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The Trans-Pacific Partnership and Asia-Pacific Integration: A Quantitative Assessment

Author

Listed:
  • Peter A. Petri

    (Peterson Institute for International Economics)

  • Michael G. Plummer
  • Fan Zhai

Abstract

While global trade negotiations remain stalled, two tracks of trade negotiations in the Asia-Pacific—the proposed Trans-Pacific Partnership (TPP) agreement and a parallel Asian track—could generate momentum for renewed liberalization and provide pathways to region-wide free trade. This book investigates what these trade negotiations could mean to the world economy. Petri, Plummer, and Zhai estimate that world income would rise by $295 billion per year on the TPP track, by $766 billion if both tracks are successful, and by $1.9 trillion if the tracks ultimately combine to yield region-wide free trade. They find that the tracks are competitive initially but their strategic implications appear to be constructive: the agreements would generate incentives for enlargement and mutual progress and, over time, for region-wide consolidation. The authors conclude that the crucial importance of Asia-Pacific integration argues for an early conclusion of the TPP negotiations, but without jeopardizing the prospects for region-wide or even global agreements based on it in the future.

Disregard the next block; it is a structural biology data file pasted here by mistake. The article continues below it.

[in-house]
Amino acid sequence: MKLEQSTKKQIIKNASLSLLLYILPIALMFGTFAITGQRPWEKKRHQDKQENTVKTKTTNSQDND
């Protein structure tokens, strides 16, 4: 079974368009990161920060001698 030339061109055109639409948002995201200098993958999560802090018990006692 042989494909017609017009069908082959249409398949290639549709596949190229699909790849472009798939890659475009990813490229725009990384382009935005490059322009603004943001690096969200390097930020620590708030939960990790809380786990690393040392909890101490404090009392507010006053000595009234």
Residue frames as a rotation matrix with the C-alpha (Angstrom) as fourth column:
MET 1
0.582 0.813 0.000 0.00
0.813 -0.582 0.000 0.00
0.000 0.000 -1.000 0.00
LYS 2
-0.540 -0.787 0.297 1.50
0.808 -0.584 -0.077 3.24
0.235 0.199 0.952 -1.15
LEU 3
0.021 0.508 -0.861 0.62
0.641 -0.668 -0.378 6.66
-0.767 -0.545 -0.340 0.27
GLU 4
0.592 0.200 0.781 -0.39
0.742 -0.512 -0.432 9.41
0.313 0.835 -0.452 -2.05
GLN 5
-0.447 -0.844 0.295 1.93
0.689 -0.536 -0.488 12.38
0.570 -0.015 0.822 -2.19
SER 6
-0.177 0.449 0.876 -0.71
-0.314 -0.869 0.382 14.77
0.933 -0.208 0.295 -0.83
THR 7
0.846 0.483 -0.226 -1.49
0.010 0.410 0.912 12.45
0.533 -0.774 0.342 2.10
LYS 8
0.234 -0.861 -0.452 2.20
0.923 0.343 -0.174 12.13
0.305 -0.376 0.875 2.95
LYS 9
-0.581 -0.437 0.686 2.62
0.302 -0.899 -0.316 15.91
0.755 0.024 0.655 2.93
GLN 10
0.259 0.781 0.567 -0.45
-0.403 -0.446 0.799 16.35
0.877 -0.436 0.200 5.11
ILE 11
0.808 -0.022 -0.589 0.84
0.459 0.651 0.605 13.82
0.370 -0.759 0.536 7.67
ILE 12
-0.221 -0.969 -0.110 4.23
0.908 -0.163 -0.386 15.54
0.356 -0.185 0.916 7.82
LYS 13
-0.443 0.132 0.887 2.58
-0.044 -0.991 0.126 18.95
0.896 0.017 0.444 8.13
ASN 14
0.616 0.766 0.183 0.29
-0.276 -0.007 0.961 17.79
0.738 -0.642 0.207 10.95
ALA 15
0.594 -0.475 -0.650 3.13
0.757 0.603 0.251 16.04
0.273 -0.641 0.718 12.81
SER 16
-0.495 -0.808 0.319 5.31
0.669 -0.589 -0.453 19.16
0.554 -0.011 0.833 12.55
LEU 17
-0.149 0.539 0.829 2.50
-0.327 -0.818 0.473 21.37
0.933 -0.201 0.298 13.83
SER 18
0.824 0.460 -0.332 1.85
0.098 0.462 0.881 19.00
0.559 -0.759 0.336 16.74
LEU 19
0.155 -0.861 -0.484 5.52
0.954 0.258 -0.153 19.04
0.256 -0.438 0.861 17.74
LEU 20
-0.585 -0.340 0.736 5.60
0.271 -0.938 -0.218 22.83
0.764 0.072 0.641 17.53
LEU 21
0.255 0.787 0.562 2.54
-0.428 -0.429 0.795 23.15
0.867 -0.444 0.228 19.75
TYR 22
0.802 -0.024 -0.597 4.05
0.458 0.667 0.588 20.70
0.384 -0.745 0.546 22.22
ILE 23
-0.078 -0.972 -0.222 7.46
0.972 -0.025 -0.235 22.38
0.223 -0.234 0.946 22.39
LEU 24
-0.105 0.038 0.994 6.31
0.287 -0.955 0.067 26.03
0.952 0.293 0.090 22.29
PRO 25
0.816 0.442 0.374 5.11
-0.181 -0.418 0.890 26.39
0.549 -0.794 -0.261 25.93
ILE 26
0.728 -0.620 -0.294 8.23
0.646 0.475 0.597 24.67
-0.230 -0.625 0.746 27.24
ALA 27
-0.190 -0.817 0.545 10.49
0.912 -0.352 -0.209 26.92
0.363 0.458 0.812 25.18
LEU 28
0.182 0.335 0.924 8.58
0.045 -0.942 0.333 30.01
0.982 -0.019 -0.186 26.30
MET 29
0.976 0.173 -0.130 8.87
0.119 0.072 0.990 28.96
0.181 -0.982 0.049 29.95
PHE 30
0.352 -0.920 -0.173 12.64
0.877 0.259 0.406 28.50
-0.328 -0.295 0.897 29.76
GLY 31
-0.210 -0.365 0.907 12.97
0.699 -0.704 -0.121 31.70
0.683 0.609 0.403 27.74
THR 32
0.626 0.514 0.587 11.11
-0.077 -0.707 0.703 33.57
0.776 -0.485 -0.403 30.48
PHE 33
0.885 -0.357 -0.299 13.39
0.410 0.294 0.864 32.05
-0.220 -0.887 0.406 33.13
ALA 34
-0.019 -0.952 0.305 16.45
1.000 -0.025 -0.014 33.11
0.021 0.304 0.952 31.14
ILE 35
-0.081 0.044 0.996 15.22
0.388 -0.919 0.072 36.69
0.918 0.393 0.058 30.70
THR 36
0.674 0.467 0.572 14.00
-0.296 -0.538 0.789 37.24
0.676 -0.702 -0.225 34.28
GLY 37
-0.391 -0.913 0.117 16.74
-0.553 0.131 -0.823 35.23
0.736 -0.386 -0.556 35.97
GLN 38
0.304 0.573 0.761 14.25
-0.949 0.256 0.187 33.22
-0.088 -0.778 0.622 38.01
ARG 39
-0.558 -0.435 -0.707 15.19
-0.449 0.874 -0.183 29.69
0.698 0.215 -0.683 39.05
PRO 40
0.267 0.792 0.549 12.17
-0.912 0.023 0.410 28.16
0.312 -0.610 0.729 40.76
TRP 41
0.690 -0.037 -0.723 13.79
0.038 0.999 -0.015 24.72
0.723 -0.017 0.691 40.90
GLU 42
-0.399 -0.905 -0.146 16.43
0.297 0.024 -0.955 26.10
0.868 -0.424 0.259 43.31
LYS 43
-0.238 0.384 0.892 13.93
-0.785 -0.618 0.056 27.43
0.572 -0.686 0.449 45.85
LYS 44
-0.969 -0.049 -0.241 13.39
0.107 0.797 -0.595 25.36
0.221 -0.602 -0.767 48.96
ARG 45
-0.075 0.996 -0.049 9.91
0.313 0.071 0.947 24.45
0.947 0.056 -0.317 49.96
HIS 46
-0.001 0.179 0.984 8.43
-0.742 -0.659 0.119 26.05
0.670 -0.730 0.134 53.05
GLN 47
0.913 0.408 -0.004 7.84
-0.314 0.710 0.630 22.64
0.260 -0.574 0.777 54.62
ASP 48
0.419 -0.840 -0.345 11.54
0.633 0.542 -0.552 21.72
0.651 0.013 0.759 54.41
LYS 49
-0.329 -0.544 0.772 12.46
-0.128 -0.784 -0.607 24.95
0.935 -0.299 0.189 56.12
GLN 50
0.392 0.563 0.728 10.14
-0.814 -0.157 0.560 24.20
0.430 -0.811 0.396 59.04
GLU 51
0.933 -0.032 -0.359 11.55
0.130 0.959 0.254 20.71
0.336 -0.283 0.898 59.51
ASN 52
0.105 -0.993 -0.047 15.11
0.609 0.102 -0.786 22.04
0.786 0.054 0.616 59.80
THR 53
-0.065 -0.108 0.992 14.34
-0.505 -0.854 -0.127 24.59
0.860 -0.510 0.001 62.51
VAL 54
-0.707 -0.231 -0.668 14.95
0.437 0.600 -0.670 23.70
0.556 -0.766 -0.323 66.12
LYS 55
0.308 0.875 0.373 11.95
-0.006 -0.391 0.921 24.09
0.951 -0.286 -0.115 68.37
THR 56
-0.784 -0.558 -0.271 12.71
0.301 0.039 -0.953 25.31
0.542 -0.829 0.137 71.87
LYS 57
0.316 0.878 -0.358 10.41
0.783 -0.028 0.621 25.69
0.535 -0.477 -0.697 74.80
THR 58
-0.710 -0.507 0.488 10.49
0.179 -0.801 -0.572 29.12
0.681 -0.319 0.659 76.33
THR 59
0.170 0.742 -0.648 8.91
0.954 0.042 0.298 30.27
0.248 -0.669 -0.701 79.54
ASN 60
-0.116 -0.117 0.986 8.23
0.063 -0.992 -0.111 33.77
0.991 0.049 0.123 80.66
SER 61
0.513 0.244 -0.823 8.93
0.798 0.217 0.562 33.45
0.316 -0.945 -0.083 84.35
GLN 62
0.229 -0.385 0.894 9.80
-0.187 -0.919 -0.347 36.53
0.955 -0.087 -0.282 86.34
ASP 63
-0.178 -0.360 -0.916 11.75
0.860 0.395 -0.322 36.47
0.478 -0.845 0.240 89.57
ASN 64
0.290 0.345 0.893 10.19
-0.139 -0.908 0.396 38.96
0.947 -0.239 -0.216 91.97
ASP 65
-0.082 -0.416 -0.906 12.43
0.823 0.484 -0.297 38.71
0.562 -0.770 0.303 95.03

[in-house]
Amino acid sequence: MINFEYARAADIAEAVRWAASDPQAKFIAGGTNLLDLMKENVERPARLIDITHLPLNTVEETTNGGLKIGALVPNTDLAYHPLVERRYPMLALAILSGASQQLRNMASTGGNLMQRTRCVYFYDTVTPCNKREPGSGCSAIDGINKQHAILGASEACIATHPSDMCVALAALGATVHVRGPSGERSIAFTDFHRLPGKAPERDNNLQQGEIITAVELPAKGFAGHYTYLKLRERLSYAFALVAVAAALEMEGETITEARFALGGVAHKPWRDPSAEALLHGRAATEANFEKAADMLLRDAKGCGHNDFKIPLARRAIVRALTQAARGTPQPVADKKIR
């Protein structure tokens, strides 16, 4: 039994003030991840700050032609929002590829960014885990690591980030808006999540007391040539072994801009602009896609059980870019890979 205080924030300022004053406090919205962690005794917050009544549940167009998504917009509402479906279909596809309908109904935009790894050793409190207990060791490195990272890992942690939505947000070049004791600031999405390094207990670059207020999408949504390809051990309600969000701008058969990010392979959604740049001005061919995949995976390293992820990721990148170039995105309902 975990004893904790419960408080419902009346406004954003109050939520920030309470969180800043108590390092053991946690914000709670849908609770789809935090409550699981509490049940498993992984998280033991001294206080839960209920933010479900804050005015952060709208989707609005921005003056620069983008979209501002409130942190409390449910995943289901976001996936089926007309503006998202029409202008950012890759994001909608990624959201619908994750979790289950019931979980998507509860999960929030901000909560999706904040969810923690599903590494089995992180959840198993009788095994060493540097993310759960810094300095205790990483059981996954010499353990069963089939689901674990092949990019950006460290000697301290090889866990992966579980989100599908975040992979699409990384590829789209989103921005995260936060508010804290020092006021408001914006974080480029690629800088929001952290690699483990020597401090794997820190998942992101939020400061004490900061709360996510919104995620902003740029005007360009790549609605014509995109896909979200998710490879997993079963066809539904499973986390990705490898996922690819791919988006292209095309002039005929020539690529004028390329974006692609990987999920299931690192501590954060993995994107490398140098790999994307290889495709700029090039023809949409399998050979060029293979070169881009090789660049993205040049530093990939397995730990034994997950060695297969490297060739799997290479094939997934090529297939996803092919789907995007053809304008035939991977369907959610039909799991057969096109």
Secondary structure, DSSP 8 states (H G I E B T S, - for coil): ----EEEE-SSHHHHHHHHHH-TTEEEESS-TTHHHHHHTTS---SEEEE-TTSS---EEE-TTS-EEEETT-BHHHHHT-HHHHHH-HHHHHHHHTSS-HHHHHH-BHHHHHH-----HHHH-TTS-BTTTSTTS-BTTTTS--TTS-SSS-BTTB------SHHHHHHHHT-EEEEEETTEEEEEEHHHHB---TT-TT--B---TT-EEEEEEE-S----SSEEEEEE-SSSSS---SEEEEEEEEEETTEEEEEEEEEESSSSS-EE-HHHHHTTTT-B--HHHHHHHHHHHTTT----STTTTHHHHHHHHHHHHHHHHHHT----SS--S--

Suggested Citation

  • Peter A. Petri & Michael G. Plummer & Fan Zhai, 2012. "The Trans-Pacific Partnership and Asia-Pacific Integration: A Quantitative Assessment," Peterson Institute Press: All Books, Peterson Institute for International Economics, number 6642.
  • Handle: RePEc:iie:ppress:6642
    Note: Policy Analyses in International Economics 98
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